March 18, 1918 [Amarilly of Clothes-Line Alley]

Artists high, low and in-between cannot resist Pygmalion and his living statue. If Shaw's play a few years ago seems the most recent height the tale has reached, it finds in Amarilly and her Irish brethren a grinning line of resistance: Amarilly moves as easily from her washer-woman life to the High Tea of a Society that sees her merely as an "experiment." It is, of course, eventually a failed one. But Amarilly (Mary Pickford, once more part spitfire, part sweetheart) remains non-plussed, her Irish sensibility—as the film is quick to remind us—eager to find the joke in class scorn. I'm reminded of my Irish uncle, a wry one to his Celtic bones, a gentle cynic who expects the worst but who shrugs at every mess with semi-feigned unconcern. Like the American Negro, the Irish see America from—how should I put it? Not a unique position—Woman, as the suffragists inform us, feels the sting of her own Lower Depths as much as any (ex-)slave or Huddled Mass—but perhaps it is a position particularly marked by birth, as slave or slave-laborer. (Someone, it appears, needs to ponder with more depth than I can manage, the "particular positions" of women among the Negroes and the Irish.)

Sometimes, though, that bravado is not enough, as when Amarilly's face freezes in pity for her mother, who is neered at by the "ladies" who gingerly handle her bonnet. But I am more reminded of the all-but-comic blow-up when the mother discusses with one dowager the woes of a washer-woman's life—and the Fine Lady rises in outrage, exclaiming, "How dare she bring up my past?" It seems the film-makers share in their Irish surrogates' sense of humor, one that understands irony and the joy of reversal.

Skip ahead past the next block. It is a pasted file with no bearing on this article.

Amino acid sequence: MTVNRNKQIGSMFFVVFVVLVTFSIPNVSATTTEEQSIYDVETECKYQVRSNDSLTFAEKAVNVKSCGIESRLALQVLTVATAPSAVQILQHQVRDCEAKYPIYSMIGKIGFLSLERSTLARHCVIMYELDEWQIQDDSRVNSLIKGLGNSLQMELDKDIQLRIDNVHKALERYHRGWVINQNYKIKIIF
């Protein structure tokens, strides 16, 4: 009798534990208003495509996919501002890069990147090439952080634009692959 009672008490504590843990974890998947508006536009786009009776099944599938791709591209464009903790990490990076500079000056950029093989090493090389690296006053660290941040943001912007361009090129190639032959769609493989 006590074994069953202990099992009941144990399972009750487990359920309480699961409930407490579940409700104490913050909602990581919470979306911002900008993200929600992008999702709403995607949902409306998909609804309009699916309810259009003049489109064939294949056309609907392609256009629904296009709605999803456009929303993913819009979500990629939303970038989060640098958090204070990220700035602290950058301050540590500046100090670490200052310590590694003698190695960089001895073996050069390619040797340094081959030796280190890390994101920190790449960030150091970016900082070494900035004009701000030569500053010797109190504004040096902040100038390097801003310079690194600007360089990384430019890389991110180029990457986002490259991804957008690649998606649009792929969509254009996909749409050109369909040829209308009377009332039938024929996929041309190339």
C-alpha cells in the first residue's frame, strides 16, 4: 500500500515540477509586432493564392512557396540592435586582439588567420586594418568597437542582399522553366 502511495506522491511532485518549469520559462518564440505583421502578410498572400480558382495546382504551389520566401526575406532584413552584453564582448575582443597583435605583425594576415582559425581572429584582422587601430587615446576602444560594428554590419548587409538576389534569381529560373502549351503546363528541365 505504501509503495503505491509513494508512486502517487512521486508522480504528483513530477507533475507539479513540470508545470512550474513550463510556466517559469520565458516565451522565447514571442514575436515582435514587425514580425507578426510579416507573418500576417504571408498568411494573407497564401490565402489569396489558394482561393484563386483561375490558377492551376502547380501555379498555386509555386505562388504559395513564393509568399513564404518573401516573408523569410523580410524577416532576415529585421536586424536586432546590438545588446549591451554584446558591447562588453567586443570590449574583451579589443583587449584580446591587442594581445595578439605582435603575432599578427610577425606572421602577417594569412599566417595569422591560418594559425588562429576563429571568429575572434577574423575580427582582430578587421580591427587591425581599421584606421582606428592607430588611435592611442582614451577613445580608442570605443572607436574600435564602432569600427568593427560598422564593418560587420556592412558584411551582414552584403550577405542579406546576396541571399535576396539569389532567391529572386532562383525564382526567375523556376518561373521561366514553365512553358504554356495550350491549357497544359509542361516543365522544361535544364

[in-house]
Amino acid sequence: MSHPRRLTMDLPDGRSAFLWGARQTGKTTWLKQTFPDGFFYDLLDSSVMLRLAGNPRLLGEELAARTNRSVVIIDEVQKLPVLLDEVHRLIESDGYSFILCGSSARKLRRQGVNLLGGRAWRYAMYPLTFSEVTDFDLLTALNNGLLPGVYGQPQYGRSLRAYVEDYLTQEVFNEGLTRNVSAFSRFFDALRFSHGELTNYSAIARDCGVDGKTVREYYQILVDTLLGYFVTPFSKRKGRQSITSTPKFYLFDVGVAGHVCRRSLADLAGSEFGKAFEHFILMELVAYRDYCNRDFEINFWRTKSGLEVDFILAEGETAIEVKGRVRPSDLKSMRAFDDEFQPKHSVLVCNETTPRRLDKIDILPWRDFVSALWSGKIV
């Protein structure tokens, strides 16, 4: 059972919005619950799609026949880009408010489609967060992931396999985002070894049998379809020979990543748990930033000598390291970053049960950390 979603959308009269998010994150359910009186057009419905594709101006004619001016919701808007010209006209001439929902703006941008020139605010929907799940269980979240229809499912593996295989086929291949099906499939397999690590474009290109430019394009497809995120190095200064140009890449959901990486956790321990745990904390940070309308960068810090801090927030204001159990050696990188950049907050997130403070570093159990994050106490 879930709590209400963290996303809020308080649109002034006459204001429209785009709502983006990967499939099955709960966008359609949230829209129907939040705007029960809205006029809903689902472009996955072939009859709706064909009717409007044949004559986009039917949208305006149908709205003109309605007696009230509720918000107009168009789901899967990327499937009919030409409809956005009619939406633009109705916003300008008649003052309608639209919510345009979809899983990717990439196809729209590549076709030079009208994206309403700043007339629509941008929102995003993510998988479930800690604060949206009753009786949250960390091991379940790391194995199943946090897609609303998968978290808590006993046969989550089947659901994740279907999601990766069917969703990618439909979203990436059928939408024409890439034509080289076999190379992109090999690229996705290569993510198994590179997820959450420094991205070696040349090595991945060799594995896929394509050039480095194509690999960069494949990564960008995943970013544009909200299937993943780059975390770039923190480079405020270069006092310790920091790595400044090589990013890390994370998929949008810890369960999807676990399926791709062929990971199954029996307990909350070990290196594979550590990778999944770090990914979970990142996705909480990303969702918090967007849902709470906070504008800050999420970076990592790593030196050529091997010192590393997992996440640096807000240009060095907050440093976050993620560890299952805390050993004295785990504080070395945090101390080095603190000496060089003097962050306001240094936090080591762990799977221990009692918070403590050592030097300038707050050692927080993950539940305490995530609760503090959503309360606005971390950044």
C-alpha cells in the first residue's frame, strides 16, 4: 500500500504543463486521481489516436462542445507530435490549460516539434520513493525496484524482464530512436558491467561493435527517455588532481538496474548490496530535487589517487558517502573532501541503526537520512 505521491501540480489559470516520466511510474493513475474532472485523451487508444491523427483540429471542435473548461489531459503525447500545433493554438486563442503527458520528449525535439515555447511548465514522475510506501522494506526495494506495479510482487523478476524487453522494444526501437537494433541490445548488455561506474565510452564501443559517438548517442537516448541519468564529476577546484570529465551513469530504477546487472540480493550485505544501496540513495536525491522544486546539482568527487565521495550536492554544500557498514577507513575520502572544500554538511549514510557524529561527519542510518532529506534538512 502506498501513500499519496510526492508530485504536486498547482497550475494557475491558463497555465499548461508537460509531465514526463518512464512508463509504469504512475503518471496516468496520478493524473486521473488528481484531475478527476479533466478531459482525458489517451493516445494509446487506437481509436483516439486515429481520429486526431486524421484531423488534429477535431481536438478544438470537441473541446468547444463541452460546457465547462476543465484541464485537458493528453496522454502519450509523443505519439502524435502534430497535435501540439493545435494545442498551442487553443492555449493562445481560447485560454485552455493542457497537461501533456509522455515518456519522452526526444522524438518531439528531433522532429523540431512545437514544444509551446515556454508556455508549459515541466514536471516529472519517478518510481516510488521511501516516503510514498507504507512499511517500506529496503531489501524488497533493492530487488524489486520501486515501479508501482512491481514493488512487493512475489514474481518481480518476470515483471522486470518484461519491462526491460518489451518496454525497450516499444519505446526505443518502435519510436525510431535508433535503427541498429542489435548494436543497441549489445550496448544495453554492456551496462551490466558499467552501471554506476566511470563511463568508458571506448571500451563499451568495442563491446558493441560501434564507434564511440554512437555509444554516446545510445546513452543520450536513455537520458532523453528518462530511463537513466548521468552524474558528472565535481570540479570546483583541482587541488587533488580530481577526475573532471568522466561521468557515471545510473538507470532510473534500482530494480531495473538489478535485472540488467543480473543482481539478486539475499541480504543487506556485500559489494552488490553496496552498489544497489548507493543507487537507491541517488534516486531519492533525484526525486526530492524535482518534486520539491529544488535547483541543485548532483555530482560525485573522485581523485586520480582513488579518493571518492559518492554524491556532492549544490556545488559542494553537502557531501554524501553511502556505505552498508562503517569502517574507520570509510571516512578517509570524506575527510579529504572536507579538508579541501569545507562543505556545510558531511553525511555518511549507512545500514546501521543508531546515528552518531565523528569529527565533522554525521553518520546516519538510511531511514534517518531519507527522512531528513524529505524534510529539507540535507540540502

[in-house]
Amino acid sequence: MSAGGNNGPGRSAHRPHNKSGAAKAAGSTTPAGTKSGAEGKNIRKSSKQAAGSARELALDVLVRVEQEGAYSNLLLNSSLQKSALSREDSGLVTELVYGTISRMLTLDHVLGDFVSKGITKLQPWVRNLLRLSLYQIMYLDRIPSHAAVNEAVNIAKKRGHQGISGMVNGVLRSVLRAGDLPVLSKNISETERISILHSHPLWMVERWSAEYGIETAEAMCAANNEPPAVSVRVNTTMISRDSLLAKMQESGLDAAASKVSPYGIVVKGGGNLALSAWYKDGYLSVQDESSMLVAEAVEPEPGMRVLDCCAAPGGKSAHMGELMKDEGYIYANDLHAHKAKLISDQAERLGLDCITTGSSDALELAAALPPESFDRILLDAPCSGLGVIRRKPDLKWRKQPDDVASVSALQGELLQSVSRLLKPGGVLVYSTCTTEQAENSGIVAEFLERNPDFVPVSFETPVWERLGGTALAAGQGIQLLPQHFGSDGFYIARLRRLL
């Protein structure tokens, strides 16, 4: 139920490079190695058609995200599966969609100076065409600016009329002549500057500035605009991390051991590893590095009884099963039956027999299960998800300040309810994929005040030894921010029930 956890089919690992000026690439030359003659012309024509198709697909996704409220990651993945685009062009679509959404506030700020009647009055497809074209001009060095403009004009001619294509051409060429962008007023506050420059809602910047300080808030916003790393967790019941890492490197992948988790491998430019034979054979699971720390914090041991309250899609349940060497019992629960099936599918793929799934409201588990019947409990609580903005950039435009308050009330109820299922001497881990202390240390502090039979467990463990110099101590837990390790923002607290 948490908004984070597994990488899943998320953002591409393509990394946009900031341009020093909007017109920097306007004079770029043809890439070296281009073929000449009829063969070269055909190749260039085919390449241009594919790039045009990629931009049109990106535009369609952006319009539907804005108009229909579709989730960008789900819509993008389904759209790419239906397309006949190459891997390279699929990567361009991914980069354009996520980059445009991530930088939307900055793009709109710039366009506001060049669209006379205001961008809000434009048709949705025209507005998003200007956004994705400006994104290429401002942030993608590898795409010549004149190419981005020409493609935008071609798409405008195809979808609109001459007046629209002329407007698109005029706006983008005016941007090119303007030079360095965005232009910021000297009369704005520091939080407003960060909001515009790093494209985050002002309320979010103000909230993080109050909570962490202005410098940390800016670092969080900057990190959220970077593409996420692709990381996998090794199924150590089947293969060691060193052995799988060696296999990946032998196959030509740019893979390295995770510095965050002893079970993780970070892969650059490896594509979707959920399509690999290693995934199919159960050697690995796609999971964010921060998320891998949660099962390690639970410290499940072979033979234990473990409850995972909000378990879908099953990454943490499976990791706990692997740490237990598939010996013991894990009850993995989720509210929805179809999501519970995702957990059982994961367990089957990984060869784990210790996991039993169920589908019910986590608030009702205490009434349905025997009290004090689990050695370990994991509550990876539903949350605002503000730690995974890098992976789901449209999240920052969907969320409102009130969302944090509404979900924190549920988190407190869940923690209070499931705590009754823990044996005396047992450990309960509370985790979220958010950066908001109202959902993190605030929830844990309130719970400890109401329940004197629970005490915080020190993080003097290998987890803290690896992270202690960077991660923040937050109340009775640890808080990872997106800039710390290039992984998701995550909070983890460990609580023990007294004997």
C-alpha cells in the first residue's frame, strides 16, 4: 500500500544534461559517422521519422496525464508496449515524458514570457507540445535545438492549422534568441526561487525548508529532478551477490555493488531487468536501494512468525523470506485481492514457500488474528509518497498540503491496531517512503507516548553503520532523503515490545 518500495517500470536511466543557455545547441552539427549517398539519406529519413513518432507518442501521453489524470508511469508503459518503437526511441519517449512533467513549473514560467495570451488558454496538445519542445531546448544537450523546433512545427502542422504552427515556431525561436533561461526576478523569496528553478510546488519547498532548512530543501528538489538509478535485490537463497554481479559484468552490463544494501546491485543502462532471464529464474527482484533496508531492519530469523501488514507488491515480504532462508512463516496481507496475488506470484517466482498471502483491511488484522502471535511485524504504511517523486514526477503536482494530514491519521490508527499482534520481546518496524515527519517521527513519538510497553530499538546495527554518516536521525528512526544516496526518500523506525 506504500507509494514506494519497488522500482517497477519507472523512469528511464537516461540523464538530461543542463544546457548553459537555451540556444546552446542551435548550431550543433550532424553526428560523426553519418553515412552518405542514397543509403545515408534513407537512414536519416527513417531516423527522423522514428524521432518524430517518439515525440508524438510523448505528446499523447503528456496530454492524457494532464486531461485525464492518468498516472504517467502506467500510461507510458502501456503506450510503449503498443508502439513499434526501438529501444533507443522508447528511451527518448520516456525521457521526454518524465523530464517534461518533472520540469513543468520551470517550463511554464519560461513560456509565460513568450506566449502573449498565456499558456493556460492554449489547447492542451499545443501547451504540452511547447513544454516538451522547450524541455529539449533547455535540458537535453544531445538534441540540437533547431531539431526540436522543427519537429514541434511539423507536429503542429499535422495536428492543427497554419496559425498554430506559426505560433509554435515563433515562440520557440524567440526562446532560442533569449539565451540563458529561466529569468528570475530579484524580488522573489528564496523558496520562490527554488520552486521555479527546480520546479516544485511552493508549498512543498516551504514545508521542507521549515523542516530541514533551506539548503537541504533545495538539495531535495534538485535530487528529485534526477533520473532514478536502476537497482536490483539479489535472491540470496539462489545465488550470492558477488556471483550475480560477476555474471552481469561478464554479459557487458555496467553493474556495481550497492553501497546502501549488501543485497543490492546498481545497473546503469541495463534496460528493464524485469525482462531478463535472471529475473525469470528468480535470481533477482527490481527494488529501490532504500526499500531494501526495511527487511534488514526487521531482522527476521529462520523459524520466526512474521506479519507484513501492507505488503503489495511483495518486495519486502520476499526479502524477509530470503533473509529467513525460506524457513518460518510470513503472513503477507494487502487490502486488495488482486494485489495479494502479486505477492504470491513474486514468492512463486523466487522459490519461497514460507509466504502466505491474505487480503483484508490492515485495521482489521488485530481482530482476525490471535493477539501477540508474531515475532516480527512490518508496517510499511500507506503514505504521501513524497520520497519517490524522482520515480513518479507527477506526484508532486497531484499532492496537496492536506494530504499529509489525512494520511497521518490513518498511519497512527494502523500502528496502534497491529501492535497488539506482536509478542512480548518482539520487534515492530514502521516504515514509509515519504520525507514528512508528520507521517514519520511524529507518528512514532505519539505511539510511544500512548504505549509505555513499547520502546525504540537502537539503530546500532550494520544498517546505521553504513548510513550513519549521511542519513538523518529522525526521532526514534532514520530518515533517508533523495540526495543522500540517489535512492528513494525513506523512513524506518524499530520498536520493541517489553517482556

As usual, the film is marred with unnecessary plot developments—Amarilly's Beau, Terry, is arbitrarily wounded by "Snitch" McCarthy, the gossip who, despite his eye-patch, sees everything—except where he's aiming a pistol. Terry, of course, recovers, his girl his prop and best pal; but Amarilly's level head and love of her life and their already-Romanticized rough-and-tumble neighborhood most certainly was all the motivation she needed to stand by her man.

Well, it appears the picture drew me into its outlandish liberties: You know you've lost when you begin arguing for more realism in a movie like this. I'd be more honest to admit it does just fine without me—maybe a bit too obvious, too ready to theatrically plant its hands on its hips and crack wise; but it's a little late in the day for me to start complaining. As always, the cinema does as it pleases. And with a solid little contraption like Amarilly, I'm better off in acquiescence to its charms than disdain for its rough edges.

(I'll save for another day any scorn for the mercenary cynicism that seems to lie behind such pictures, alarmingly quick to play by the rules of easy sentiment—and even easier caricature. Poverty, one might note, is not prone to merry endings. Tonight, though, I will indulge, and remain content to leave Amarilly with her Terry, far from the meddlings of the hard truth.)


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